Ancient super crocodile found in Europe, fossils rediscovered in Scotland museum after 100 yearsBy Angel Cuala on Jan 31, 2013 in Animals, Europe, Science •
A so-called ancient super crocodile was found by scientists a long time ago, and its long-forgotten fossils have been recently rediscovered in a museum in Scotland. The remains were said to be from a prehistoric super-predator that appeared to be part-crocodile and part-dolphin, and were laid there for around 100 years.
As noted at Live Science on Wednesday, January 30, 2013, the fossils of the ancient super crocodile, which was named Tyrannoneustes lythrodectikos (“blood-biting tyrant swimmer” in ancient Greek), were originally discovered between 1907 and 1909 by fossil hunter Alfred Leeds in clay pits in Europe.
According to the report, which the complete study also published at Journal of Systematic Palaeontology early this month, the said fossils were placed in a drawer at the Hunterian Museum and Art Gallery in Glasgow, Scotland, but it was only recently that Mark Young and his colleagues rediscovered them.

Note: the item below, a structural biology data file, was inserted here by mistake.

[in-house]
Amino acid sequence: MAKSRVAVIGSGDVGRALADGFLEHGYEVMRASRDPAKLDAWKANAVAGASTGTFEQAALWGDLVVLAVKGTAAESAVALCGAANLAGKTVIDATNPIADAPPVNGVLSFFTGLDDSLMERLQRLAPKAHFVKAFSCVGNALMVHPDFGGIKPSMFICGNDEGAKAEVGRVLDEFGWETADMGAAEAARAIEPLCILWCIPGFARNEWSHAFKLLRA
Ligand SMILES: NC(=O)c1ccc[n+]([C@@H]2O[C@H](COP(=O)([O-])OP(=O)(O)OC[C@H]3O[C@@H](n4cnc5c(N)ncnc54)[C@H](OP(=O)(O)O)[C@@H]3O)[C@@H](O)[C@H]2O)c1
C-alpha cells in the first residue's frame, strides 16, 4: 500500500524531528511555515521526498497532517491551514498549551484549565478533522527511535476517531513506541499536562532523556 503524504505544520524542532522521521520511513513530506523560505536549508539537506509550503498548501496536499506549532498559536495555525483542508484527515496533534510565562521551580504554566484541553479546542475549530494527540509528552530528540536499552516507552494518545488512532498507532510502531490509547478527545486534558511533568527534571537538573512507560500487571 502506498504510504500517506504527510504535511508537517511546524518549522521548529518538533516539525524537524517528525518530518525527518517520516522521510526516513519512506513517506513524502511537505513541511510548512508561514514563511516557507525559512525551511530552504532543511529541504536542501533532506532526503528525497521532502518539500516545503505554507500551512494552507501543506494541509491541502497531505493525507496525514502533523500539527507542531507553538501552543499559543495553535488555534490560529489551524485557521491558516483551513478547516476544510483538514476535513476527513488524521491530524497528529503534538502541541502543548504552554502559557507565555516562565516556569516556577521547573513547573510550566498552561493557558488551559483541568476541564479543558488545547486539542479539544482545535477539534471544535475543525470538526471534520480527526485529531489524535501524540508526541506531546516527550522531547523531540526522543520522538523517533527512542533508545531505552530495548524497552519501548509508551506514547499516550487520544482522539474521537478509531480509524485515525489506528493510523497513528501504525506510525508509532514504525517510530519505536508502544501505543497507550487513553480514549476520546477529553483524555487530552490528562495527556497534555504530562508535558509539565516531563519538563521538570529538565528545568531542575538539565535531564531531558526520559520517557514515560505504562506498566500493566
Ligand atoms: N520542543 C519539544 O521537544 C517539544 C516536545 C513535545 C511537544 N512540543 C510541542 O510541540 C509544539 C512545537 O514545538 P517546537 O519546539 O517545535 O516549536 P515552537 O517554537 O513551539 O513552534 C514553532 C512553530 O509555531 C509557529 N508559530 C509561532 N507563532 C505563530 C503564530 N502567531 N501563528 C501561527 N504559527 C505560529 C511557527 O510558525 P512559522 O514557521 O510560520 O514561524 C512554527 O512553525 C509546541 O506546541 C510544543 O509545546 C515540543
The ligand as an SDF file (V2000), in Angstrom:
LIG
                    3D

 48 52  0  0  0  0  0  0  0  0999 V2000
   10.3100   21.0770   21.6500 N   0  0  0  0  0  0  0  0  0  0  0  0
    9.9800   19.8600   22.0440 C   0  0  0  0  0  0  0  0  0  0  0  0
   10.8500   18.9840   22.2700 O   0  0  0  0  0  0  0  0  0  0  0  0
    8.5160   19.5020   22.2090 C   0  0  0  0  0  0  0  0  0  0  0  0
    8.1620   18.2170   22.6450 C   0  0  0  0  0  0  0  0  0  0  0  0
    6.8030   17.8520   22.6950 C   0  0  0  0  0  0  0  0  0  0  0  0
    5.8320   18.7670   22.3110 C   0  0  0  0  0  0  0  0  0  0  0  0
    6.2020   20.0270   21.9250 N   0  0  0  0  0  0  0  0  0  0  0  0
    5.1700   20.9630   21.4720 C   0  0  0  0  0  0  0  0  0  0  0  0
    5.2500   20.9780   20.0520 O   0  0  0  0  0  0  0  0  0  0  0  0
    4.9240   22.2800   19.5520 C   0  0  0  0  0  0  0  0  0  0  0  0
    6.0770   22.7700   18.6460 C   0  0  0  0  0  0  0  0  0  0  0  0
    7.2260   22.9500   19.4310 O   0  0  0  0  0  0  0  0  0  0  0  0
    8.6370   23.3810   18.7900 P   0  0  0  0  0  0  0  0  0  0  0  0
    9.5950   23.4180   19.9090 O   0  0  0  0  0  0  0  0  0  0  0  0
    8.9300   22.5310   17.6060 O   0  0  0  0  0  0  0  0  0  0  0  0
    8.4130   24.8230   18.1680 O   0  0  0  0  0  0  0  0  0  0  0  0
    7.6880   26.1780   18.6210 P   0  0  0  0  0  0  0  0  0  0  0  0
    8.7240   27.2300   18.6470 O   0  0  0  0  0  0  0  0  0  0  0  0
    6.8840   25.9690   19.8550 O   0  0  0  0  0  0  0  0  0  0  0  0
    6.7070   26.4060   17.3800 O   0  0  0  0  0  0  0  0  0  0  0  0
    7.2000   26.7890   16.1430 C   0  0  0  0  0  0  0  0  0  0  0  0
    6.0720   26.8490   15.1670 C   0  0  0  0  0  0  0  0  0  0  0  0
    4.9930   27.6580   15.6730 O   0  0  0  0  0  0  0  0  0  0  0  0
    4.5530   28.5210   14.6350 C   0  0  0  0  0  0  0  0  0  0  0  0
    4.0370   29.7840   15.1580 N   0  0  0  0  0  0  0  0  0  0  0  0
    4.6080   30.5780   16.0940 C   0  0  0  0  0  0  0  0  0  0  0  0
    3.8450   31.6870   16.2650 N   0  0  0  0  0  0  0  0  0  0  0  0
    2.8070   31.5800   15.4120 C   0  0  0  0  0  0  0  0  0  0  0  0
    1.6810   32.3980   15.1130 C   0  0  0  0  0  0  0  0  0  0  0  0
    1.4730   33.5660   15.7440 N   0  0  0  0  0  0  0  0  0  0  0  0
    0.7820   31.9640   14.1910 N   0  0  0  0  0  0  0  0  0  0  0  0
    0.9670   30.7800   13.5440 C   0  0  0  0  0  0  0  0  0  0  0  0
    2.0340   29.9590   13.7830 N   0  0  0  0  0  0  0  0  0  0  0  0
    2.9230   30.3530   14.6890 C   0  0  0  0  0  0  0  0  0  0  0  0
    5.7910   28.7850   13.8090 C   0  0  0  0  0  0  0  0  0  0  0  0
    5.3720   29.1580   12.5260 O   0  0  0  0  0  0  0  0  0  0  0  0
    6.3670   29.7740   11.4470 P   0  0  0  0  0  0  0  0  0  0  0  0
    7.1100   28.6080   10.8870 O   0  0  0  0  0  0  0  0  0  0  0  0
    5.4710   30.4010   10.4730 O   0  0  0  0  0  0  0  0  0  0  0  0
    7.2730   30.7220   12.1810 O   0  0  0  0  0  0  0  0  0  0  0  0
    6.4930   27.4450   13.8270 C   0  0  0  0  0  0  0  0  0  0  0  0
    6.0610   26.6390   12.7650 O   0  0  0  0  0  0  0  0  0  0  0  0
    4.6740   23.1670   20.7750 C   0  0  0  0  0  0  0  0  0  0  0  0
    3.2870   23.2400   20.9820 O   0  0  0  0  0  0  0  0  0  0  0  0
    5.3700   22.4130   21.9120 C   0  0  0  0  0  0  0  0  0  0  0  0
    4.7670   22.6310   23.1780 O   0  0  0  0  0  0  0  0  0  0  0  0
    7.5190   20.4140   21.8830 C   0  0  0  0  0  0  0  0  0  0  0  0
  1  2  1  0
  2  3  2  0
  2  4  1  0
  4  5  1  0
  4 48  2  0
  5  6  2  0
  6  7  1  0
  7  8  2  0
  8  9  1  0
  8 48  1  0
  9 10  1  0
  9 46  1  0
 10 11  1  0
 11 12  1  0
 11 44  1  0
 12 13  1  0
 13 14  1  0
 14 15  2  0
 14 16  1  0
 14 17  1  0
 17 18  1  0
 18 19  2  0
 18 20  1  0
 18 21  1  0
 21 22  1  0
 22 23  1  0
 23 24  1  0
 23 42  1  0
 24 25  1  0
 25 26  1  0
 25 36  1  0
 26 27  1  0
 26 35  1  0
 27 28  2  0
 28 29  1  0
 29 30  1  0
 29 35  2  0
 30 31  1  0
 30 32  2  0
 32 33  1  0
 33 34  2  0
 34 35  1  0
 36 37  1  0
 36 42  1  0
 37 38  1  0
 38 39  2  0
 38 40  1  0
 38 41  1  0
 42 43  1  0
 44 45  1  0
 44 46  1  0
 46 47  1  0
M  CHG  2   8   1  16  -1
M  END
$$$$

“At that time, Europe would have been an archipelago with some larger landmasses,” Mark Young, a researcher and a vertebrate paleontologist at the University of Edinburgh in Scotland and the University of Southampton in England, was quoted telling to Live Science.
“The discovery of Tyrannoneustes shows that during the Middle Jurassic, metriorhynchid crocodiles were beginning to evolve into predators of large-bodied prey. By the Late Jurassic, numerous metriorhynchid species were suited to feeding on large prey, but Tyrannoneustes is the first known from the Middle Jurassic.” Young added.
And although researchers could not estimate the actual size of the ancient super crocodile, the right side of its lower jaw was found to be at least 26 inches (67 centimeters) long. The beast’s lower jaw and enlarged teeth with serrated edges also suggest that they can slice larger prey into pieces small before they eat them.
In addition, the predator was understood to have a long snout, armorless skin, huge flippers, and a tail fin where the top half is smaller than the bottom half, making it similar to an upside-down tail fin of an ordinary shark. It was believed to have lived around the British coastline approximately 165 million years ago.
Artist’s sketch of ancient super crocodile ‘Tyrannoneustes’
Image Credit: Dmitry Bogdanov via Live Science
Fossils of the right side lower jaw of ancient super crocodile ‘Tyrannoneustes’
Image Credit: Mark Young via Live Science
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